Welcome to Owl's Head, Maine


Maine has a sort of mythology in my family. "You just have to go to Maine!" I can hear my dad saying back when I was in high school, maybe even younger. "I'm telling you. If you go to Maine, you'll write a bestseller."

I don't know where he got that idea. I assume he saw a movie once, long forgotten, in which someone holes up in a cabin surrounded by far-reaching pines, perhaps some water, and thoughtfully composes sentences on a typewriter.

"You'll get inspired," my dad says, his face lit with conviction. "I'm telling you. It'll happen."

For years, Maine has been a dream of my dad's and a smiling eye-roll for my mom and me. We both know it takes more than trees and water to inspire and, beyond that, it takes more than inspiration to actually write a book. But we played along. Maine became a shorthand.

"How's your book coming?" my dad has asked in years past, with knowing eyes. My inevitable answer--that my as-yet-undefined book had been relegated to the back of my mind, again--made him shake his head. "Maine," he'd say solemnly.

I'd nod. "Maine."

I should add that not one member of my family has been to Maine (before now). Whatever draw it's had for my dad has been constructed purely of imagination and intuition. And my dad has remarkable intuition. In the truest sense of the word, he's a visionary. He sees the future where I see, for example, empty acres of land, and perhaps more importantly, he also sees the steps to get there. He knows that vision without action isn't worth the time it takes to daydream. I shouldn't have been surprised, then, that part of his one-year proposal for my employment included spending a month in Maine with my mom, working on our books.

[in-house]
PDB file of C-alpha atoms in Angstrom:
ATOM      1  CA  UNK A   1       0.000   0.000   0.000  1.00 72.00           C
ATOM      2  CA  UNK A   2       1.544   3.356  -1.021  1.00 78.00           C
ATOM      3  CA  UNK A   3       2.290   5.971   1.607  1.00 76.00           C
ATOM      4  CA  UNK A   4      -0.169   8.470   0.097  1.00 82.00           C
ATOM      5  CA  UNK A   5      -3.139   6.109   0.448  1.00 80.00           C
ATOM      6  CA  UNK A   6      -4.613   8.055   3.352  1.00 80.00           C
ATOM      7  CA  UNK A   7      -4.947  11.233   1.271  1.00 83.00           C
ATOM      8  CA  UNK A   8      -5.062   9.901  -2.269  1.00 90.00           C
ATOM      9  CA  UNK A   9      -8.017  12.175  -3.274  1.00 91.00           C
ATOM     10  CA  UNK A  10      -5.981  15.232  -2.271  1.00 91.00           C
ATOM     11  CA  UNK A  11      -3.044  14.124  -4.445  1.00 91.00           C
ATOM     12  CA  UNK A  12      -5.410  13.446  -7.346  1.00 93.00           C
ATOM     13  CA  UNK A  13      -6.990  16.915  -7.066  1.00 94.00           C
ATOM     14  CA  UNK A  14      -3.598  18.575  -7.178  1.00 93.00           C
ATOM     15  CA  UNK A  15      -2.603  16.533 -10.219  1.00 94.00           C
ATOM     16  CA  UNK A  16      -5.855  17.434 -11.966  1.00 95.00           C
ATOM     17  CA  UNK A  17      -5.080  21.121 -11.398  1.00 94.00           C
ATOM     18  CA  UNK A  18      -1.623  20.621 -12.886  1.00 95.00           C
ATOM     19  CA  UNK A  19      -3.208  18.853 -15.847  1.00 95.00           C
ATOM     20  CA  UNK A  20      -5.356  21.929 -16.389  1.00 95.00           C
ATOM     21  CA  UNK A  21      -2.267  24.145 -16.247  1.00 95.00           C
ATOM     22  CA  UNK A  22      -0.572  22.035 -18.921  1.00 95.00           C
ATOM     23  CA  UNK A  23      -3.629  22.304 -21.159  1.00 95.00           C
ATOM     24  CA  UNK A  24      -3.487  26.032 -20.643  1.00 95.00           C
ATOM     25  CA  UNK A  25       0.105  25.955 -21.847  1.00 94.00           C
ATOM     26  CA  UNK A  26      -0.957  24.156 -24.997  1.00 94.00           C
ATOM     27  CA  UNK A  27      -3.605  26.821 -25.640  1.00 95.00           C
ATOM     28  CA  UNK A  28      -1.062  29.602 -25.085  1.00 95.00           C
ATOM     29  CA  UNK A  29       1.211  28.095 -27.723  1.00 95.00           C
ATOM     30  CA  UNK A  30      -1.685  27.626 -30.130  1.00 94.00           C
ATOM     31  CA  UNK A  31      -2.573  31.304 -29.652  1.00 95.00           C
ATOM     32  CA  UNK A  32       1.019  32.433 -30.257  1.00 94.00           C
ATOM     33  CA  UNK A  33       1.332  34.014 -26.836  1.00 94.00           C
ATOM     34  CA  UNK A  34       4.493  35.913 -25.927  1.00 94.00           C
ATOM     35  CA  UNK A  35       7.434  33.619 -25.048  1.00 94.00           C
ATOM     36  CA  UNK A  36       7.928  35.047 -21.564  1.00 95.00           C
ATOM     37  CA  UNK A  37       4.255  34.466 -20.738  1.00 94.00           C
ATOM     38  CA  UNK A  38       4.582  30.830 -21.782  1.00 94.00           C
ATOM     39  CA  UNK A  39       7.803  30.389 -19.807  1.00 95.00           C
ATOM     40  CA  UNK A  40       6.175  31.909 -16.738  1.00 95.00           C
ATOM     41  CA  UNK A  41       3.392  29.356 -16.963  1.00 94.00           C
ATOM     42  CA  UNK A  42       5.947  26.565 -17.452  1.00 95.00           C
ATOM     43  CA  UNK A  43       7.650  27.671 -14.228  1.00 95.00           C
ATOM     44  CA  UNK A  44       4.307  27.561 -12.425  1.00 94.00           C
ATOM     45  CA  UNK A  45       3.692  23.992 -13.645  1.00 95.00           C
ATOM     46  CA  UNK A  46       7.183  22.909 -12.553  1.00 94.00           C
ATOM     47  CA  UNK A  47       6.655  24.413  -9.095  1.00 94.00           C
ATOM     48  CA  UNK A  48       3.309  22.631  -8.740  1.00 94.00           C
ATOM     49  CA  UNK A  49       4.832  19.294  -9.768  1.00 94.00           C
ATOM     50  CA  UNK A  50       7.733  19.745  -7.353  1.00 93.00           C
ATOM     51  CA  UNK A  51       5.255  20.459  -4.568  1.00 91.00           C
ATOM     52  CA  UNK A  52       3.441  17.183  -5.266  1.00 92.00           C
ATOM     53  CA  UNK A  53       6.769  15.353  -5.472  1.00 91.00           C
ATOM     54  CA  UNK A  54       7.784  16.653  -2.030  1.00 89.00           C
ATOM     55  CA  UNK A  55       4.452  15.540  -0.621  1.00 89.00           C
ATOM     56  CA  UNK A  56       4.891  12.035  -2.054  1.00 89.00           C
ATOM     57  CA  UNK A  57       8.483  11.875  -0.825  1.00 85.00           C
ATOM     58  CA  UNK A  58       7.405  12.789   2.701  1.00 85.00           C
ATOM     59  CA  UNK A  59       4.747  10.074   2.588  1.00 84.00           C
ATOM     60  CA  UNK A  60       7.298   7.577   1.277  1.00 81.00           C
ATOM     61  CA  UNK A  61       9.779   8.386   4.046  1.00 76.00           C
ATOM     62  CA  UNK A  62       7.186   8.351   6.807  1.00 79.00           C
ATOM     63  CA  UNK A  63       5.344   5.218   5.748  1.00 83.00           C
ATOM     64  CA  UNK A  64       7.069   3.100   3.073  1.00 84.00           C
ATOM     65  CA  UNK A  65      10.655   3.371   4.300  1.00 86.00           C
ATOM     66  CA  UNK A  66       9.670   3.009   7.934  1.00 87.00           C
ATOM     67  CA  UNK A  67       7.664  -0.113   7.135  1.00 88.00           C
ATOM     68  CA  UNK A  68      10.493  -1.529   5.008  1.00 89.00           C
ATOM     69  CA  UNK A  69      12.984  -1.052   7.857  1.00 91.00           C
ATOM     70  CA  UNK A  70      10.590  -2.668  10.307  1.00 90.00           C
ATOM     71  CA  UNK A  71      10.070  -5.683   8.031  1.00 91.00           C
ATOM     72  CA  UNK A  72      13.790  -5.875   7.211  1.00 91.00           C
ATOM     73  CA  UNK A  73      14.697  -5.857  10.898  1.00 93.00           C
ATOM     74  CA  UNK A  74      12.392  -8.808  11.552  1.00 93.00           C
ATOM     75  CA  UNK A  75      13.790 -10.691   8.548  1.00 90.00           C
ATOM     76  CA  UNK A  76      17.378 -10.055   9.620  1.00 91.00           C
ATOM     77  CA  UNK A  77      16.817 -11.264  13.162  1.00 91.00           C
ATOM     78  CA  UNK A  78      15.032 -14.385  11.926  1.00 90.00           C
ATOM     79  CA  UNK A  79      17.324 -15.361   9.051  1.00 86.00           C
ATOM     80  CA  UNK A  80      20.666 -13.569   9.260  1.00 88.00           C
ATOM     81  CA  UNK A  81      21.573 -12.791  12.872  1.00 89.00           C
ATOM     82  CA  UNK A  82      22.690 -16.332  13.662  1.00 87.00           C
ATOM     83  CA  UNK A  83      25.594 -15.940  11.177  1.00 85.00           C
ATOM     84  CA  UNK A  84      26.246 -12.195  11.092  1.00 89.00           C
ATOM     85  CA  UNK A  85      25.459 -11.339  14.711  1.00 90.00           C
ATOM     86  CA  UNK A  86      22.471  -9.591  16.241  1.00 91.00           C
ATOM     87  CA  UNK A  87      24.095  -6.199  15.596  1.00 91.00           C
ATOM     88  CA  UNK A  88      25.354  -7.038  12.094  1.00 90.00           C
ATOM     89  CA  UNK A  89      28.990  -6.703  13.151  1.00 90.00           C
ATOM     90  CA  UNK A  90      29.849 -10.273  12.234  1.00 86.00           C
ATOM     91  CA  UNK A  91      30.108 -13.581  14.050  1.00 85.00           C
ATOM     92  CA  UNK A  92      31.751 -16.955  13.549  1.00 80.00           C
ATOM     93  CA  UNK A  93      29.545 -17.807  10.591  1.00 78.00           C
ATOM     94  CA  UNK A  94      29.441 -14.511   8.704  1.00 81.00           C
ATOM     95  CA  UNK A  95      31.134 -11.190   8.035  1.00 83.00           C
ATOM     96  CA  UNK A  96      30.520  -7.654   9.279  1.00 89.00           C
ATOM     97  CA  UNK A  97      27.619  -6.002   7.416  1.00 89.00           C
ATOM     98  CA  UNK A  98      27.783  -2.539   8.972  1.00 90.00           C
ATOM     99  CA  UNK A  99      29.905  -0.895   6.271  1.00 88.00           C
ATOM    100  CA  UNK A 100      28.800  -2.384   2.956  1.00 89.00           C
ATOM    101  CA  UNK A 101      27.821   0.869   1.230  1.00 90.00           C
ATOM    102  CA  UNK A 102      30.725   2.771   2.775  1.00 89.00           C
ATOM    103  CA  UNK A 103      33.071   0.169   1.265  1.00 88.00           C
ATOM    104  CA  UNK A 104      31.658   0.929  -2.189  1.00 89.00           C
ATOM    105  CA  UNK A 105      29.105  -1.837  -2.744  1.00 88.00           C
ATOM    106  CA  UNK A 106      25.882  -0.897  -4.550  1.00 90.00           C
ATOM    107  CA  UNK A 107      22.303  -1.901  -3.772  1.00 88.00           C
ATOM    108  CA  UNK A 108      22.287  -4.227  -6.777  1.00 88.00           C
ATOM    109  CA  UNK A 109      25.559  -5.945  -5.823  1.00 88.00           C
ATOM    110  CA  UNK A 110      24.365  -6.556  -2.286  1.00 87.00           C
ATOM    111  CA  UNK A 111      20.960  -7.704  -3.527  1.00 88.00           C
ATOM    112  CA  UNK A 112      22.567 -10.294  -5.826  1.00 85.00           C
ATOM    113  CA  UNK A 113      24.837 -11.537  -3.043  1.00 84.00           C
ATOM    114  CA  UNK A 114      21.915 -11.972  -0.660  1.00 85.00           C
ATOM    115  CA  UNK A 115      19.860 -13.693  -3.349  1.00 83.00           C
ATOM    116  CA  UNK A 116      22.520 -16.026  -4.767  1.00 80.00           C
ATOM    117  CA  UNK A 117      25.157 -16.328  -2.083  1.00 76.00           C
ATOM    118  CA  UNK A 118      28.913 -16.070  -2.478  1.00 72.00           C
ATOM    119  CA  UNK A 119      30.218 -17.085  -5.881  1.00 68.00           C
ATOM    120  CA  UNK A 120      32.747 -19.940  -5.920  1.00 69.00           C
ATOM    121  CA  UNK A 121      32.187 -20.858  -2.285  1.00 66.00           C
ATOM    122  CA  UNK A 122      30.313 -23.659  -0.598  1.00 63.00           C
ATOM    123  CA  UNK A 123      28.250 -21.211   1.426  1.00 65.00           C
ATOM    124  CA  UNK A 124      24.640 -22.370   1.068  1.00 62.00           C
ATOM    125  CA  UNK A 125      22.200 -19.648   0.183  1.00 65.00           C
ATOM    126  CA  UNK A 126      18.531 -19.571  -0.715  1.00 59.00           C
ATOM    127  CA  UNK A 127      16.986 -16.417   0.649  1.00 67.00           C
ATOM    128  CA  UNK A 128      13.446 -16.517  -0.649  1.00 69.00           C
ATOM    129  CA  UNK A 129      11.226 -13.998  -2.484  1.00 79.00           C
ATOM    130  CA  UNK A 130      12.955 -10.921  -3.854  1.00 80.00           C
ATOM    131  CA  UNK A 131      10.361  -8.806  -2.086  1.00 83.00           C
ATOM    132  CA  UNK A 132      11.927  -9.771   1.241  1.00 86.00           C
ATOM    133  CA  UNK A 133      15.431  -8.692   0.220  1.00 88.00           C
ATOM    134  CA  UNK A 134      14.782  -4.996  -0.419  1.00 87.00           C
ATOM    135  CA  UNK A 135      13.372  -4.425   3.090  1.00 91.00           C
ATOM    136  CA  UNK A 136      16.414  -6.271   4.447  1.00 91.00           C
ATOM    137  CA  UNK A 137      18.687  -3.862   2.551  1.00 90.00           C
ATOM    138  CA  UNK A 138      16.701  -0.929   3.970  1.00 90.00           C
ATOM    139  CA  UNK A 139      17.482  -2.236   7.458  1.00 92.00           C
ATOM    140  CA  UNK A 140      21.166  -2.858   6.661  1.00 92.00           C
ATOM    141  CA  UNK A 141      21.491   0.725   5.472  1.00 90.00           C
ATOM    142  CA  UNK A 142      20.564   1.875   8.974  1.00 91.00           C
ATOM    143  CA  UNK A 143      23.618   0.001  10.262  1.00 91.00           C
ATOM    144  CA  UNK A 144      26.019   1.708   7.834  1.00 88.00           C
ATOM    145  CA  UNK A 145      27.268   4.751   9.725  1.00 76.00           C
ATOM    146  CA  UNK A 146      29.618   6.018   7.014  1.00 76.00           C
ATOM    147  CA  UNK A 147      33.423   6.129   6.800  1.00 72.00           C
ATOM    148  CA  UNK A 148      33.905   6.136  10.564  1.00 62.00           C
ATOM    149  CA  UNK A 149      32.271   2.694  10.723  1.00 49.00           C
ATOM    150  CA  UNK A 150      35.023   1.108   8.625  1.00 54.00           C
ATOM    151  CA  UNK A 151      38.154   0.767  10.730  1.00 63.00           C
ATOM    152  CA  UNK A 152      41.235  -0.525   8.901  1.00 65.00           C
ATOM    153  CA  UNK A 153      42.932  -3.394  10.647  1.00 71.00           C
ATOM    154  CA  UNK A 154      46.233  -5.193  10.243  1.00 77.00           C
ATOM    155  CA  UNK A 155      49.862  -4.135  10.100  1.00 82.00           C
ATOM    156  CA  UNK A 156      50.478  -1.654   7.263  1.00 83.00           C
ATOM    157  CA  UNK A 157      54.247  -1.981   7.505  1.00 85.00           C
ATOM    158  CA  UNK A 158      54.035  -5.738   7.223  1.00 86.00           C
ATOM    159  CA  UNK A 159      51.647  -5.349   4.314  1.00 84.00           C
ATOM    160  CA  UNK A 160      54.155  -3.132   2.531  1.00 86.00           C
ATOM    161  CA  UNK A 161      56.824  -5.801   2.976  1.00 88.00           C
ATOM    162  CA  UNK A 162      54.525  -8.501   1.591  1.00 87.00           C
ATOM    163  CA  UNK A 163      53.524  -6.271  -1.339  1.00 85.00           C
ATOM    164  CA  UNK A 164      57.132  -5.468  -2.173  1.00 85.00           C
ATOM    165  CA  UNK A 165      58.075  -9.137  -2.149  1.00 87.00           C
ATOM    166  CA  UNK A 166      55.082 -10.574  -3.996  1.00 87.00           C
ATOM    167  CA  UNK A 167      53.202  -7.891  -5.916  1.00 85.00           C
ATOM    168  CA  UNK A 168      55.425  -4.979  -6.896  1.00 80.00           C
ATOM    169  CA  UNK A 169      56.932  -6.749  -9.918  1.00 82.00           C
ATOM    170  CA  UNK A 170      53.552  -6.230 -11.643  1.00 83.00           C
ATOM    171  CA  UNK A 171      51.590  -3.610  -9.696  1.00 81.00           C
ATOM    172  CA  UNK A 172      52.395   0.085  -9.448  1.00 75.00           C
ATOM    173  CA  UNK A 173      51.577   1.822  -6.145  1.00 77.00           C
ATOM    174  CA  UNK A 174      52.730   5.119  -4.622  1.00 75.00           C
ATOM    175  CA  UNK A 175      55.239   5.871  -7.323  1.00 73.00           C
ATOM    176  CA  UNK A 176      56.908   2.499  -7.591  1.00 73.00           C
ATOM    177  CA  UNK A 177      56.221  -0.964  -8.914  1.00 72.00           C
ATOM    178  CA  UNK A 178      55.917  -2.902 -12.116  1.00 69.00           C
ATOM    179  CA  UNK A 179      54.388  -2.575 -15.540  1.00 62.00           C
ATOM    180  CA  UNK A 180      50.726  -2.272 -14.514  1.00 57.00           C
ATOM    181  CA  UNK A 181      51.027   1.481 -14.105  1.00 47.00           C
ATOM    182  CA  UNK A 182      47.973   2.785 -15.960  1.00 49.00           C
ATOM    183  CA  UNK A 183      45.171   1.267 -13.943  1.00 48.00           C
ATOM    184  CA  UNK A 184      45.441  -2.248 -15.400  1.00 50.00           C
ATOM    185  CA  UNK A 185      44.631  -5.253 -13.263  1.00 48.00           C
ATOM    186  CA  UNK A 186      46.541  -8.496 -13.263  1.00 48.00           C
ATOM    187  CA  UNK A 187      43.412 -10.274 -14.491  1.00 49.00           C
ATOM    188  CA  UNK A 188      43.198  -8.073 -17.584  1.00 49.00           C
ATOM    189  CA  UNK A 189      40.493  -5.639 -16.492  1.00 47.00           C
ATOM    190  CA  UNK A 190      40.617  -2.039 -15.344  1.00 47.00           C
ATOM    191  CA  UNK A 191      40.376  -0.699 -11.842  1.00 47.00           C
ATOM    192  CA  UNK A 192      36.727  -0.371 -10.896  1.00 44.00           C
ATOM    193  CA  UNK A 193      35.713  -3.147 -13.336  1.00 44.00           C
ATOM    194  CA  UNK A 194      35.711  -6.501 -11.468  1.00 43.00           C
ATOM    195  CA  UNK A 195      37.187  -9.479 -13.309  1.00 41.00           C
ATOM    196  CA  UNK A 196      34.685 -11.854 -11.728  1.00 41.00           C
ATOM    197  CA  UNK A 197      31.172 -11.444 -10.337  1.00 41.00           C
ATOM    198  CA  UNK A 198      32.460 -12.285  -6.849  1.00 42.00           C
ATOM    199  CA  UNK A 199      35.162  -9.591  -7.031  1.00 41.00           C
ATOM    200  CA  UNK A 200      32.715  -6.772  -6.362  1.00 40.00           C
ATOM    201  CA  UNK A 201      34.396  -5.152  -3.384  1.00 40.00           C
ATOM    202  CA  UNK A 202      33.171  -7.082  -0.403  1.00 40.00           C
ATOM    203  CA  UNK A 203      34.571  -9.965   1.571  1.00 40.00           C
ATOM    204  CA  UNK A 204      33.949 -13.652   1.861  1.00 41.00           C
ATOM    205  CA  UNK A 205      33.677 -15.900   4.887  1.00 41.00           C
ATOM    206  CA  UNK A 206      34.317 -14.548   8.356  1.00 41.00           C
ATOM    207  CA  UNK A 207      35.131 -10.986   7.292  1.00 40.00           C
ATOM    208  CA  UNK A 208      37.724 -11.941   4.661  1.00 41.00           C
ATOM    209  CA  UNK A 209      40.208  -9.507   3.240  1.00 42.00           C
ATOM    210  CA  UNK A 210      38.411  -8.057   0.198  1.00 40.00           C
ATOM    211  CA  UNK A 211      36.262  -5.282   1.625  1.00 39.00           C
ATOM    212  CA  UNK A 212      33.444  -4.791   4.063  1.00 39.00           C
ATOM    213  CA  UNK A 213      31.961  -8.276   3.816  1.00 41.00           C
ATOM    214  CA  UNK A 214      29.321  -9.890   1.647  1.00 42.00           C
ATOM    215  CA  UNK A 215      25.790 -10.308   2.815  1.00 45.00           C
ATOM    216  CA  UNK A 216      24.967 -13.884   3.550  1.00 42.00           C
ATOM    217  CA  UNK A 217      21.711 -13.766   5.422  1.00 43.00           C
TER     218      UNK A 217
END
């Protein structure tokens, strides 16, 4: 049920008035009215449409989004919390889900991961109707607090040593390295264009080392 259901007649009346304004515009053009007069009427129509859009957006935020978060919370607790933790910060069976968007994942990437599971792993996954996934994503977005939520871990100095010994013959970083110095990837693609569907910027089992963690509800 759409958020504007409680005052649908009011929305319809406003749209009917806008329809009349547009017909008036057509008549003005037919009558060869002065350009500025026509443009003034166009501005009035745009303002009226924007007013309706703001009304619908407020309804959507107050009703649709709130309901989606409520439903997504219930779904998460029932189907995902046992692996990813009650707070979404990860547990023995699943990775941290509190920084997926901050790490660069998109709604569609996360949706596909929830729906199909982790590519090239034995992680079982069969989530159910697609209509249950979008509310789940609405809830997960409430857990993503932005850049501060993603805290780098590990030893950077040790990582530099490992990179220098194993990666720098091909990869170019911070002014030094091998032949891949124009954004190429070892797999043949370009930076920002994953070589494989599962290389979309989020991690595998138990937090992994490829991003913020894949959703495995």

For awhile, it seemed as though Maine might not happen. March through July were consumed with wedding planning and then wedding travel. Come August, the holidays seemed right around the corner, and a subzero Maine winter didn't appeal to either my mom or me. If we were going to make the trip happen, as my dad prodded us, it would have to be soon. Nearly at random, I picked Rockland, Maine (which really turned out to be Owls Head, Maine), as our destination, and we booked the house, our tickets, and a rental car no more than three weeks in advance.

"I can't believe this is actually going to happen," my mom kept saying. And, once: "I kind of wish your dad had just dropped it."

I was surprised, and maybe a little hurt. I recognized that I was a little nervous--though my mom and I are close, we've never spent such exclusive one-on-one time together--but I hadn't thought that perhaps she might share my hesitation. Two days in, I haven't asked her about it, but I have a feeling her reluctance had more to do with everything but me: being in a completely unfamiliar place, with the pressure of resuming a book she stopped writing seven years ago, all while not feeling confident in herself as a writer (though she should) or at all certain of her book's future (and who is?). But we do still have differences to negotiate.